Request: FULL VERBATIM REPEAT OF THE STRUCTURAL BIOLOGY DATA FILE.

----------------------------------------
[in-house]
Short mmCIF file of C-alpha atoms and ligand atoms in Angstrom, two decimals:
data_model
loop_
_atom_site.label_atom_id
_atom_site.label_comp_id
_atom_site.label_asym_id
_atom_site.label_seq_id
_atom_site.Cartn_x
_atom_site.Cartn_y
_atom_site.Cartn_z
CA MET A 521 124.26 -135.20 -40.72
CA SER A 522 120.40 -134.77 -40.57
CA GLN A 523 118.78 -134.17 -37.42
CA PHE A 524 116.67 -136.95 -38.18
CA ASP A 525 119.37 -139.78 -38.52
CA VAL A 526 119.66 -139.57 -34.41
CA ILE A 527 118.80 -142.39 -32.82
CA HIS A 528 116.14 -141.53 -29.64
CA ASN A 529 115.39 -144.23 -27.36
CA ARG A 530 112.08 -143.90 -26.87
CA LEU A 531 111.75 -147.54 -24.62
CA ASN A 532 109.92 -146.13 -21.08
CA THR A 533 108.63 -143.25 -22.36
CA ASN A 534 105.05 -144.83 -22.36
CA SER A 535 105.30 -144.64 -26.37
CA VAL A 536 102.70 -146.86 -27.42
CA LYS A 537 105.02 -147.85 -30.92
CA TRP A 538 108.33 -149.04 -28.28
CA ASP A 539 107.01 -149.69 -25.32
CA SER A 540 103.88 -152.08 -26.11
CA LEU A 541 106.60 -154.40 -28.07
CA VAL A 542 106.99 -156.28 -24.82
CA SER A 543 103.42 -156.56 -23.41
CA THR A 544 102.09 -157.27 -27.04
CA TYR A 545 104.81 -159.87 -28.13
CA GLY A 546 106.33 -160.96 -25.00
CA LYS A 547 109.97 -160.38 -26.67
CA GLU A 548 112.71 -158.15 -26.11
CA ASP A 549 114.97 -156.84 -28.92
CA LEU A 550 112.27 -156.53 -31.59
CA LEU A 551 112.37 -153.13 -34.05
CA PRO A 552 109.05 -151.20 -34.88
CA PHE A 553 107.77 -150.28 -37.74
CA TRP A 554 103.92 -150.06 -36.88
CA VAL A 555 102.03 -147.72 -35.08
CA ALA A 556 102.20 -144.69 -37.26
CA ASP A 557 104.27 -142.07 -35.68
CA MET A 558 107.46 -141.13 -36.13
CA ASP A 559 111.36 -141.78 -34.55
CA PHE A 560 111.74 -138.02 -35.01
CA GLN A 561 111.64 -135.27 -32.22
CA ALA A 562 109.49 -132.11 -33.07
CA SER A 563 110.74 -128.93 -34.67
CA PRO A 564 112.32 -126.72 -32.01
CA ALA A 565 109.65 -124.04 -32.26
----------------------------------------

[in-house]
Short mmCIF file of C-alpha atoms and ligand atoms in Angstrom, two decimals:
data_model
loop_
_atom_site.label_atom_id
_atom_site.label_comp_id
_atom_site.label_asym_id
_atom_site.label_seq_id
_atom_site.Cartn_x
_atom_site.Cartn_y
_atom_site.Cartn_z
CA MET A 521 124.26 -135.20 -40.72
CA SER A 522 120.40 -134.77 -40.57
CA GLN A 523 118.78 -134.17 -37.42
CA PHE A 524 116.67 -136.95 -38.18
CA ASP A 525 119.37 -139.78 -38.52
CA VAL A 526 119.66 -139.57 -34.41
CA ILE A 527 118.80 -142.39 -32.82
CA HIS A 528 116.14 -141.53 -29.64
CA ASN A 529 115.39 -144.23 -27.36
CA ARG A 530 112.08 -143.90 -26.87
CA LEU A 531 111.75 -147.54 -24.62
CA ASN A 532 109.92 -146.13 -21.08
CA THR A 533 108.63 -143.25 -22.36
CA ASN A 534 105.05 -144.83 -22.36
CA SER A 535 105.30 -144.64 -26.37
CA VAL A 536 102.70 -146.86 -27.42
CA LYS A 537 105.02 -147.85 -30.92
CA TRP A 538 108.33 -149.04 -28.28
CA ASP A 539 107.01 -149.69 -25.32
CA SER A 540 103.88 -152.08 -26.11
CA LEU A 541 106.60 -154.40 -28.07
CA VAL A 542 106.99 -156.28 -24.82
CA SER A 543 103.42 -156.56 -23.41
CA THR A 544 102.09 -157.27 -27.04
CA TYR A 545 104.81 -159.87 -28.13
CA GLY A 546 106.33 -160.96 -25.00
CA LYS A 547 109.97 -160.38 -26.67
CA GLU A 548 112.71 -158.15 -26.11
CA ASP A 549 114.97 -156.84 -28.92
CA LEU A 550 112.27 -156.53 -31.59
CA LEU A 551 112.37 -153.13 -34.05
CA PRO A 552 109.05 -151.20 -34.88
CA PHE A 553 107.77 -150.28 -37.74
CA TRP A 554 103.92 -150.06 -36.88
CA VAL A 555 102.03 -147.72 -35.08
CA ALA A 556 102.20 -144.69 -37.26
CA ASP A 557 104.27 -142.07 -35.68
CA MET A 558 107.46 -141.13 -36.13
CA ASP A 559 111.36 -141.78 -34.55
CA PHE A 560 111.74 -138.02 -35.01
CA GLN A 561 111.64 -135.27 -32.22
CA ALA A 562 109.49 -132.11 -33.07
CA SER A 563 110.74 -128.93 -34.67
CA PRO A 564 112.32 -126.72 -32.01
CA ALA A 565 109.65 -124.04 -32.26